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Are topical or oral antibiotics best for treating tympanostomy tube otorrhoea?
  1. Waseem Ahmed1,
  2. Irfan Syed2,
  3. Somiah Siddiq3,
  4. David Allin4,
  5. David Albert1
  1. 1Department of ENT, Great Ormond Street Hospital, London, UK
  2. 2University Hospital Lewisham, London, UK
  3. 3Department of ENT, Birmingham Children’s Hospital, Birmingham, UK
  4. 4Department of ENT, Lewisham Hospital, London, UK
  1. Correspondence to Waseem Ahmed, Department of ENT, Great Ormond Street Hospital, London WC1N 3JH, UK; waseem.ahmed6{at}nhs.net

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Scenario

A 4-year-old boy presents to your clinic with his mother. Mum tells you that his left ear has been discharging for 5 days now and thinks it may be infected. On examining the child’s ear you notice purulent discharge within the left ear canal and a grommet in-situ. You wonder whether oral or topical antibiotics may be appropriate in this case.

Question

In children with tympanostomy tubes (patient) that develop ear discharge, are topical antibiotics (intervention) superior to systemic antibiotics (comparison) when treating otorrhoea (outcome)?

Search strategy

Please see (online supplementary appendix) below for the detailed search strategy used to answer this question.

Supplementary file 1

[SP1.pdf]

Secondary sources

An initial TRIP Database (clinical search engine) identified one Cochrane review, subsequently excluded as the four studies included in the analysis do not compare oral and topical antibiotic treatments.1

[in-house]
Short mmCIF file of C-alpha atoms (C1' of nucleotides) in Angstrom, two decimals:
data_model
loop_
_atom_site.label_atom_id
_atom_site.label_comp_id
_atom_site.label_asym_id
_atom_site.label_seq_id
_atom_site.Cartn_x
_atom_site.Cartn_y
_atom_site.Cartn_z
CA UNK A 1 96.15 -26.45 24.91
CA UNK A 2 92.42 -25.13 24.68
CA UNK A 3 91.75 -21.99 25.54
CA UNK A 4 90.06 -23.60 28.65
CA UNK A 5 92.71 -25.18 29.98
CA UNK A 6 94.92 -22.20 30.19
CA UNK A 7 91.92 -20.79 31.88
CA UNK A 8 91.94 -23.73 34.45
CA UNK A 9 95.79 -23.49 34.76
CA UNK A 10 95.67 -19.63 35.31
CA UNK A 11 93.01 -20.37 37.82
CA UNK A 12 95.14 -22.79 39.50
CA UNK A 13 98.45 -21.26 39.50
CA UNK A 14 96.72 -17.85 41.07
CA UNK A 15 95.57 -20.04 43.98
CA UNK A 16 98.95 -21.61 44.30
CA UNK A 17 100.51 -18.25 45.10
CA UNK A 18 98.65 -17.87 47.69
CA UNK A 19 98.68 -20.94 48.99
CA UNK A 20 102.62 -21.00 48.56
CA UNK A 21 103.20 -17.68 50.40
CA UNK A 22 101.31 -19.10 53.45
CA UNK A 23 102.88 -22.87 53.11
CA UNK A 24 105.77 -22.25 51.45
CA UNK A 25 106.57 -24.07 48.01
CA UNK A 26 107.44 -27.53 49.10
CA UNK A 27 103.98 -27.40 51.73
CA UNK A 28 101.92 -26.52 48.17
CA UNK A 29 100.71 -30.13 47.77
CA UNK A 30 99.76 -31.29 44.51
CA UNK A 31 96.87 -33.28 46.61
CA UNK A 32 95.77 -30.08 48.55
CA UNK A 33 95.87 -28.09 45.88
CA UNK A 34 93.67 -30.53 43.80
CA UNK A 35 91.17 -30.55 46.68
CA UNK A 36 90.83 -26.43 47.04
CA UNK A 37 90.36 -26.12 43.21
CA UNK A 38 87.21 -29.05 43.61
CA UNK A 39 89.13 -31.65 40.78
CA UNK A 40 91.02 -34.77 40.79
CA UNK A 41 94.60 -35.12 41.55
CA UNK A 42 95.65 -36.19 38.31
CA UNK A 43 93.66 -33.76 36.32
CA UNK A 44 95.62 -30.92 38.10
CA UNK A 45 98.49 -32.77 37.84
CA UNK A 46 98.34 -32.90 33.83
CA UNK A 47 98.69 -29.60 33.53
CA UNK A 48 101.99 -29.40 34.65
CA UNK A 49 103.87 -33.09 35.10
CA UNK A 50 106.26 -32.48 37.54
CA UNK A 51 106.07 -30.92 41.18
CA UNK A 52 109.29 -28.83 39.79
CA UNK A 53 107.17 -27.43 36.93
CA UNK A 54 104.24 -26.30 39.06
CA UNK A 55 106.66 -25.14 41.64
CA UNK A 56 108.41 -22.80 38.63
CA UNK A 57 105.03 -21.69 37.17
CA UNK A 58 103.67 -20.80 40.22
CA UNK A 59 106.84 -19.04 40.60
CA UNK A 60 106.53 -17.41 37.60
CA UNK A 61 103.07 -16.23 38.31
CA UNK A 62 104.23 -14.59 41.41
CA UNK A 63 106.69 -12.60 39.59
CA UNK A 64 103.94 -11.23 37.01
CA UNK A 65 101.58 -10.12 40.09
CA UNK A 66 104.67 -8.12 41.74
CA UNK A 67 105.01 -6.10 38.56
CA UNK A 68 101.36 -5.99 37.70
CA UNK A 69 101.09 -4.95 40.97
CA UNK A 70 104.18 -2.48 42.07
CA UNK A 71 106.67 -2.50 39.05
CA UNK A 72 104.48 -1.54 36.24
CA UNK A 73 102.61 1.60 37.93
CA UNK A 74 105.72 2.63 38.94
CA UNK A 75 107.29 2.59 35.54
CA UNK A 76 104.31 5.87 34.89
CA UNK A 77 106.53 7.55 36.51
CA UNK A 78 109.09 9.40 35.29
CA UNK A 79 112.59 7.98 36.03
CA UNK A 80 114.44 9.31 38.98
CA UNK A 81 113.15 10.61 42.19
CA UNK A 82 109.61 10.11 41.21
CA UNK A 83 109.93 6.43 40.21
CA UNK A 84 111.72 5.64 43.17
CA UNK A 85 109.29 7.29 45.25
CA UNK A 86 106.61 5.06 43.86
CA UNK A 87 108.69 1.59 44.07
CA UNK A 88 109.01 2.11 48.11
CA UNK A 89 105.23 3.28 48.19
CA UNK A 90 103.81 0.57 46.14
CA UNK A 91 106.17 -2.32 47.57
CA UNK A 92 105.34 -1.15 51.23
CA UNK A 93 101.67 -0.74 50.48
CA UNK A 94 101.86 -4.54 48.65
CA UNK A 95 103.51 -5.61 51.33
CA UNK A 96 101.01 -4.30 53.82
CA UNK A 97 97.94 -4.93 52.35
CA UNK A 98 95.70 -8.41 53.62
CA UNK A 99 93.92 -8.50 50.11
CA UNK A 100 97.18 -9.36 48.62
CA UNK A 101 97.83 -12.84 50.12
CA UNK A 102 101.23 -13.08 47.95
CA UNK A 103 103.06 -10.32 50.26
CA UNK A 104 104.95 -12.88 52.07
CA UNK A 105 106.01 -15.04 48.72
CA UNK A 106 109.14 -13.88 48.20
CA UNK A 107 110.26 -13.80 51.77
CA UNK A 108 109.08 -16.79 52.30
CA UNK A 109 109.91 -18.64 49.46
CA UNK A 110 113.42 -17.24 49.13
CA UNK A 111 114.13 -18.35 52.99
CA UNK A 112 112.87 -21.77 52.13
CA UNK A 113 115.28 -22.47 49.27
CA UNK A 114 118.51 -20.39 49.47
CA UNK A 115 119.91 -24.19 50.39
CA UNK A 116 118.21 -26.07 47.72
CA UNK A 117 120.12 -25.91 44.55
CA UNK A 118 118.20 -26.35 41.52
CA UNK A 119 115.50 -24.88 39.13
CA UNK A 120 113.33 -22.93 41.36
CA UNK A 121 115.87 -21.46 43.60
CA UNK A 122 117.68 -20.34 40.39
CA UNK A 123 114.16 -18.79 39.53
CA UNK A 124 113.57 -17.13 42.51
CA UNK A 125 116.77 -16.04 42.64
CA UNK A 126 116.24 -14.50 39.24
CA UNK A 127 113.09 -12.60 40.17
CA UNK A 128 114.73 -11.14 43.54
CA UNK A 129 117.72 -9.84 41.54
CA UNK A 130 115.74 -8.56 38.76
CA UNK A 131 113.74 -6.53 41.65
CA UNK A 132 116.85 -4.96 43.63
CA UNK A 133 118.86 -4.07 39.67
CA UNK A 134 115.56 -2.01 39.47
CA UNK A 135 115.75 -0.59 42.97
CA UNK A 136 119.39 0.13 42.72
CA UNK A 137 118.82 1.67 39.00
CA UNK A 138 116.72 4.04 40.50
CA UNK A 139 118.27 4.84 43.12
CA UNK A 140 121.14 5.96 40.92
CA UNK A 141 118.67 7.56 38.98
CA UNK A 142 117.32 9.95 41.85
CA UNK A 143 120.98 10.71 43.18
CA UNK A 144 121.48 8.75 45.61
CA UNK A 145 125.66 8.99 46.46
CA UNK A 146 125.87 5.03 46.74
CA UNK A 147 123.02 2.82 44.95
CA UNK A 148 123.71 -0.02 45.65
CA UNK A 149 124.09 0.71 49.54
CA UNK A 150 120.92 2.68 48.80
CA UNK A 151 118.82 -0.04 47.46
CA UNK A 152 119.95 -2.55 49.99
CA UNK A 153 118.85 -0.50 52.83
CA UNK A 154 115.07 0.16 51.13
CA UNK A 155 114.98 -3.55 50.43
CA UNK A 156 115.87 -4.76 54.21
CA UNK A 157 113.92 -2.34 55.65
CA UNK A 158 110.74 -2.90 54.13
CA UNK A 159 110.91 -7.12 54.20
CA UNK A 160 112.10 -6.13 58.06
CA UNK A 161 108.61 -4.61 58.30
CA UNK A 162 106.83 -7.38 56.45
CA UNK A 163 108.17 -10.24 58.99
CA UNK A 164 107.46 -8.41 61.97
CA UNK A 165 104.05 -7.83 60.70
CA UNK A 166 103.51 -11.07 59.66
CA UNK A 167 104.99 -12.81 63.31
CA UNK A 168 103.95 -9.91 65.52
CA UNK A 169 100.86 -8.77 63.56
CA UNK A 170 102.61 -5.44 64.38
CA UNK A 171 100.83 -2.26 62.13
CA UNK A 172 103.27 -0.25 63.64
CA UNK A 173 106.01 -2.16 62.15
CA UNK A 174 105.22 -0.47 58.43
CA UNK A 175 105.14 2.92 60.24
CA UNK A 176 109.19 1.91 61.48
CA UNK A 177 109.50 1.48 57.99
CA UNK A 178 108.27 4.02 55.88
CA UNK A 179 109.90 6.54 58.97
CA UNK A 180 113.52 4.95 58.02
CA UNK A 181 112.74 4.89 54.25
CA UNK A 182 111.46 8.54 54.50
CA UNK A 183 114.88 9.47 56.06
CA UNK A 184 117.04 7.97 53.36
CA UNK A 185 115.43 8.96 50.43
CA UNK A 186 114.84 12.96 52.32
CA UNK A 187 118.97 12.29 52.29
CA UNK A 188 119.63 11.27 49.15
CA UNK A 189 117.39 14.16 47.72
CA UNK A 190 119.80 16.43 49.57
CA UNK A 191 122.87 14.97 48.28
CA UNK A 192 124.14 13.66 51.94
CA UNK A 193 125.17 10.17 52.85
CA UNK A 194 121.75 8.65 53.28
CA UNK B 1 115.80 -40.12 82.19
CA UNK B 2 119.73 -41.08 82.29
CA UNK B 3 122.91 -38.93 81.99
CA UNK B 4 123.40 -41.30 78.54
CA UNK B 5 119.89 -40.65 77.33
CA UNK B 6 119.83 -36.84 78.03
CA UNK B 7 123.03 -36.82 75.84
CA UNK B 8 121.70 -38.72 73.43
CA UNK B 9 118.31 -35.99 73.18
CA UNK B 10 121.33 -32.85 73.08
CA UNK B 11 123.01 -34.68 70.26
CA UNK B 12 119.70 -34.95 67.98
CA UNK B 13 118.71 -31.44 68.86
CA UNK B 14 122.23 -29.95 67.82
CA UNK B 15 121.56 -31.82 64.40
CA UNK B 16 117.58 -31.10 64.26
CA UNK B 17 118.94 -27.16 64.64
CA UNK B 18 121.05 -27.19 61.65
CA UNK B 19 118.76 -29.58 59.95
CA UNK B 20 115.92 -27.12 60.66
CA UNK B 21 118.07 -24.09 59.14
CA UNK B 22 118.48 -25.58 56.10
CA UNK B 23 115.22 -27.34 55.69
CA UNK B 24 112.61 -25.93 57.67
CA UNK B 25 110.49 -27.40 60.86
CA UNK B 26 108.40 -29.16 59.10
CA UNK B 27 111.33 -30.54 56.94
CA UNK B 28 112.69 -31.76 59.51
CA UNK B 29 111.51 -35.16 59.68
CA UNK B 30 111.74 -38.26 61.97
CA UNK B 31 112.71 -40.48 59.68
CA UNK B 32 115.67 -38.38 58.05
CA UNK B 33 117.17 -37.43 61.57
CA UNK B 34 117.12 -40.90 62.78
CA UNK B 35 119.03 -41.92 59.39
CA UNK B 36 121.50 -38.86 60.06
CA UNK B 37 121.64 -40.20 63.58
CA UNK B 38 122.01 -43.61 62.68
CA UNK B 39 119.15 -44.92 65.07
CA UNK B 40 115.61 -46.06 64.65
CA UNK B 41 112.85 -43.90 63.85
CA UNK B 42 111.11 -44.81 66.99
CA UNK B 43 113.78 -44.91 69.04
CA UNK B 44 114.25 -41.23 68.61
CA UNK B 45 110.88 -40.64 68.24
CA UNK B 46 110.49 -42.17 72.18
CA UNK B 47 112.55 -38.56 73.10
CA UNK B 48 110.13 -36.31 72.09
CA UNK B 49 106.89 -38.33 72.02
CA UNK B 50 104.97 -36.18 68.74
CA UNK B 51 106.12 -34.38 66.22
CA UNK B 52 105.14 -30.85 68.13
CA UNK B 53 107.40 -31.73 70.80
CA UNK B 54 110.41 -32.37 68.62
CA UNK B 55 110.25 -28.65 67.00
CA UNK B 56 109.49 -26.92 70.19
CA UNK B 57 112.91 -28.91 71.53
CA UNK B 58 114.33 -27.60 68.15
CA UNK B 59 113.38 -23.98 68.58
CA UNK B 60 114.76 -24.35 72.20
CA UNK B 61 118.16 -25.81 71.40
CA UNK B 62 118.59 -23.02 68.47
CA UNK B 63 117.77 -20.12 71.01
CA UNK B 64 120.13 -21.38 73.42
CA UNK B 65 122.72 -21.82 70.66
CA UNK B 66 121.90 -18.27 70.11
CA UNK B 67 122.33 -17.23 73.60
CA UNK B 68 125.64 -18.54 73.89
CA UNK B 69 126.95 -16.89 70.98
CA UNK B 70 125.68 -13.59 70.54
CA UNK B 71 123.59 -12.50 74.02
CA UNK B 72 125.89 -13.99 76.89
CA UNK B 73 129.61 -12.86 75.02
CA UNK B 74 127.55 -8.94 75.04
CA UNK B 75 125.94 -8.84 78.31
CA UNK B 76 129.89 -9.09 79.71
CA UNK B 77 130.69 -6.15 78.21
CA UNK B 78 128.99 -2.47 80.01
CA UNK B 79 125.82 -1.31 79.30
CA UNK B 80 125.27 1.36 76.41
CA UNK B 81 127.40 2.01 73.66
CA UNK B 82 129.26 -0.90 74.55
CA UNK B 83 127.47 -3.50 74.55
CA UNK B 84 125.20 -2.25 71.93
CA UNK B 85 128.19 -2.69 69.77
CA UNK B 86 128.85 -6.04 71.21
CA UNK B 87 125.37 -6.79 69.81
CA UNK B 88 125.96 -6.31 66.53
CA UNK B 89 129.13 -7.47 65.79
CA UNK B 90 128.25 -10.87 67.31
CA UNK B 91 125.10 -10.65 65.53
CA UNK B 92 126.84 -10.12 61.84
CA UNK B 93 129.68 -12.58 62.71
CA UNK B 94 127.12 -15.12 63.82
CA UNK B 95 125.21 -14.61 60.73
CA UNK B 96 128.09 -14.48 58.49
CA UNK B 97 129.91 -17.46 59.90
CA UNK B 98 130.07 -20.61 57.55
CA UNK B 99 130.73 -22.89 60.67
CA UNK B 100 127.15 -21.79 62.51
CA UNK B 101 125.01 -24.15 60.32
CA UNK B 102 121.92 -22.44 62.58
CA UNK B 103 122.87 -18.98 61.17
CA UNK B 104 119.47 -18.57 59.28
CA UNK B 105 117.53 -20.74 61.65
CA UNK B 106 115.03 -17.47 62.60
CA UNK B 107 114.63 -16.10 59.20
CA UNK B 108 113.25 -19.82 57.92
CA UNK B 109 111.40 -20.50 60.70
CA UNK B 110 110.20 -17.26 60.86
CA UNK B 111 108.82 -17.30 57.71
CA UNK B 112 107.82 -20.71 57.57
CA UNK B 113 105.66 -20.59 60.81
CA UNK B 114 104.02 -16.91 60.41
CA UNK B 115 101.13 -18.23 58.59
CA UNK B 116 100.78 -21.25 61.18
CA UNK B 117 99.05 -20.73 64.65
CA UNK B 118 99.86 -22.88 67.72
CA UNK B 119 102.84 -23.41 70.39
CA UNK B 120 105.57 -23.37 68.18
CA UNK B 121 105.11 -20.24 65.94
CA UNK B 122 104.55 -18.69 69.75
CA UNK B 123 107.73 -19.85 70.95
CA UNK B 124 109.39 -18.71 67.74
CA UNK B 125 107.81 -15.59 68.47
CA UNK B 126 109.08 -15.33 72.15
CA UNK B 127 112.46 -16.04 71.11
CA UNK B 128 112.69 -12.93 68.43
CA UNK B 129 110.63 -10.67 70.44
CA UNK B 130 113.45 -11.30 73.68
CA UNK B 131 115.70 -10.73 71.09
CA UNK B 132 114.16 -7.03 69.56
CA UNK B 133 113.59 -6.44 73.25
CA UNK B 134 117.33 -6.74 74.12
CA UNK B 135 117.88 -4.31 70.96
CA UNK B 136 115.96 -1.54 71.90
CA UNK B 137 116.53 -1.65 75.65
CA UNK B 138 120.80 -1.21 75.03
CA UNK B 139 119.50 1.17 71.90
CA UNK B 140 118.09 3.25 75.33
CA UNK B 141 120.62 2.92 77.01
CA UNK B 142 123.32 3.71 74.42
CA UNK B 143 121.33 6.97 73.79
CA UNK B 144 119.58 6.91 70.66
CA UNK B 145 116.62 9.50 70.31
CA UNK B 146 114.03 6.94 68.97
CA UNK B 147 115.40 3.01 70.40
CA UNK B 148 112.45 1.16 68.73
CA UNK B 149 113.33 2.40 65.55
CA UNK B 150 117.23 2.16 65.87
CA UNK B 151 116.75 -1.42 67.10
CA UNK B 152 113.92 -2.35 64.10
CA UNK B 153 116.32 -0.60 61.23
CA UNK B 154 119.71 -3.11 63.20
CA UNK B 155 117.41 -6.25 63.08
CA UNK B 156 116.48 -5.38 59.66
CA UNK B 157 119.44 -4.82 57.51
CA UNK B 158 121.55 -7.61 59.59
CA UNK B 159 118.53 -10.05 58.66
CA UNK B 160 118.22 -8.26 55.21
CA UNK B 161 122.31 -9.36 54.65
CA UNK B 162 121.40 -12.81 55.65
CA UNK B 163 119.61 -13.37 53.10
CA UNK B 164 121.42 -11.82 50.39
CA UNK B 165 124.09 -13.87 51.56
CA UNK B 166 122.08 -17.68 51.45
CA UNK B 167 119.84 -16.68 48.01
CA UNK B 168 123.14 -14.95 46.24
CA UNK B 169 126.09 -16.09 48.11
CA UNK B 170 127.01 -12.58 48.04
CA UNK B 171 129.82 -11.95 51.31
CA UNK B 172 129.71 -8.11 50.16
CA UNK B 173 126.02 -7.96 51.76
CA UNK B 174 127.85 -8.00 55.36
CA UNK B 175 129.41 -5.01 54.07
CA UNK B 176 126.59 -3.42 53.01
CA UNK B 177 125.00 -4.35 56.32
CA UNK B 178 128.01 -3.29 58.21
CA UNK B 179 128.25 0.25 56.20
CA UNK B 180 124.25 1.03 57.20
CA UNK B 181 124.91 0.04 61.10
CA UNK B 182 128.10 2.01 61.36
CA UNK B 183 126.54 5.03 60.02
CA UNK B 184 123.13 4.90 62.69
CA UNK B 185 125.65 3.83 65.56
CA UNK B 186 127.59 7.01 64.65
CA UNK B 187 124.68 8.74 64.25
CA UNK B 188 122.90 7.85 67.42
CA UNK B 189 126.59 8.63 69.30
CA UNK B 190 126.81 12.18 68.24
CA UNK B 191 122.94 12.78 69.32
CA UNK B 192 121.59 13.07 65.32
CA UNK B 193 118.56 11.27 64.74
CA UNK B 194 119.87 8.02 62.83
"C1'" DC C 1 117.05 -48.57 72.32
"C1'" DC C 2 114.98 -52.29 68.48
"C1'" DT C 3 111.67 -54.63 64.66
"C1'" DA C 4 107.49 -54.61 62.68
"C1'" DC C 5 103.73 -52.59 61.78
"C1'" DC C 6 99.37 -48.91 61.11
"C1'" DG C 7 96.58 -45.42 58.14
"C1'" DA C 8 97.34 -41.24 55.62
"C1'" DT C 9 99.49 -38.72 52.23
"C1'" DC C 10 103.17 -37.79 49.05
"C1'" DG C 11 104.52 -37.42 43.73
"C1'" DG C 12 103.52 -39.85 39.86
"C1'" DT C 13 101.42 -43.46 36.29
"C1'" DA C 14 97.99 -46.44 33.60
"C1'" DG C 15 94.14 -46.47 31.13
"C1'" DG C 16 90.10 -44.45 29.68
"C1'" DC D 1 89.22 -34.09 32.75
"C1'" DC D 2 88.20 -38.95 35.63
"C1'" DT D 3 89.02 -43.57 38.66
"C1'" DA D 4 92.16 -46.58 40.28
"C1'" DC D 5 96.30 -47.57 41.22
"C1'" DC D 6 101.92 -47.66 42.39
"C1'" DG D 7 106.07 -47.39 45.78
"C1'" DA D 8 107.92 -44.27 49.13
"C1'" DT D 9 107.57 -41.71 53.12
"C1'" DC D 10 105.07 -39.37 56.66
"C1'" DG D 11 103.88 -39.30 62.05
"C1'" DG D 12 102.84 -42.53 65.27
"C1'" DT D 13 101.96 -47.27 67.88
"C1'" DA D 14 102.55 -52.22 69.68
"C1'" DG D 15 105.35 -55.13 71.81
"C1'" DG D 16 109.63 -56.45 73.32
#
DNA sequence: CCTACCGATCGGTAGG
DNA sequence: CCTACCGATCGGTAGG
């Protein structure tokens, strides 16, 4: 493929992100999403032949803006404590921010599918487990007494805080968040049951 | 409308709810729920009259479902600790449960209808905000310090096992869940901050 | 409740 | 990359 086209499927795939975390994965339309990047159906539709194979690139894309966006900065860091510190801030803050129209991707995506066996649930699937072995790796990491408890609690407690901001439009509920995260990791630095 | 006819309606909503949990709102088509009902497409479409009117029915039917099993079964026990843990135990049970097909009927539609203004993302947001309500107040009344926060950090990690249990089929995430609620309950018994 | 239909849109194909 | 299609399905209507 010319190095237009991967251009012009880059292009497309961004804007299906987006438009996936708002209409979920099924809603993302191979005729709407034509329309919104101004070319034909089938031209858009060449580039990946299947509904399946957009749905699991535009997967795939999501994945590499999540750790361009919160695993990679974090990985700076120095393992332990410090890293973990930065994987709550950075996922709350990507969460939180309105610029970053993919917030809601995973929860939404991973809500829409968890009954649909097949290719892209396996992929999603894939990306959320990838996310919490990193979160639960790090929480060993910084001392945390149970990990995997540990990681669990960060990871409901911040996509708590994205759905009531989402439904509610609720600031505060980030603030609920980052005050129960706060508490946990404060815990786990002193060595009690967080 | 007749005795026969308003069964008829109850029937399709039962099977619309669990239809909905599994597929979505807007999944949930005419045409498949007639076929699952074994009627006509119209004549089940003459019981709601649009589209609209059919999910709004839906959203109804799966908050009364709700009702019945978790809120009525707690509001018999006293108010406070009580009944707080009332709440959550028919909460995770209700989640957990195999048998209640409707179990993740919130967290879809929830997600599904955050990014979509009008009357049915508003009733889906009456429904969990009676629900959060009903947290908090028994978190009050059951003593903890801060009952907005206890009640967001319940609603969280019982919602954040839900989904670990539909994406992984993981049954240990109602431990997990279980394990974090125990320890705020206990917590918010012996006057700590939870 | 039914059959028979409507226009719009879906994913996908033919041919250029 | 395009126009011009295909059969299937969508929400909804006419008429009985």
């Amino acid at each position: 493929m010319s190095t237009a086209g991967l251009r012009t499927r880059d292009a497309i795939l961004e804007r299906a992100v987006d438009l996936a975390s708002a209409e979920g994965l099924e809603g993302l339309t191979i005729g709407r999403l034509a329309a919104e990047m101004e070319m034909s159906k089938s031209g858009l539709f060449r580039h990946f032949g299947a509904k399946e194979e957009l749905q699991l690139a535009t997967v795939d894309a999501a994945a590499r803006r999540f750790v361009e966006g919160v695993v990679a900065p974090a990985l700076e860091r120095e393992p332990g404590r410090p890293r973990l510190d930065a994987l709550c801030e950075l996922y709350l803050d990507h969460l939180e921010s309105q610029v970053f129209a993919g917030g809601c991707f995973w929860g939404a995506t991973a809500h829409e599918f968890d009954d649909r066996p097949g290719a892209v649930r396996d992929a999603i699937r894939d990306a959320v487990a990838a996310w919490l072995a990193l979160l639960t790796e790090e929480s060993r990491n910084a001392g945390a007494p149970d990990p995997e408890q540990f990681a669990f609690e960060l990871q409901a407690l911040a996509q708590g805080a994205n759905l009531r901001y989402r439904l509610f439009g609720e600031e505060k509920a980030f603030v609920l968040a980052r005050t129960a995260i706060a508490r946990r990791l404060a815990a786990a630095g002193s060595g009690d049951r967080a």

Secondary sources also noted guidelines published by Rosenfeld et al recommending use of topical antibiotics eardrops only for children with uncomplicated tympanostomy tube otorrhoea.2 Other sources searched included Best Practice and Best Evidence Statement (BESt), which produced no relevant results. The Cochrane Database and PubMed Clinical Queries both suggested the review originally identified on TRIP (and subsequently excluded).

Primary sources

Primary sources searched included EMBASE (1974 to April 2017 week 4) and PubMed (1950 to April 2017 week 4), both identifying two randomised control trials (RCTs) and the latter an additional one.3–5

The final study was found while critically appraising von Dongen et al.6

The following key words were used: (otorrhoea OR ear discharge or otorrhoea) AND (ventilation tube OR grommet OR …

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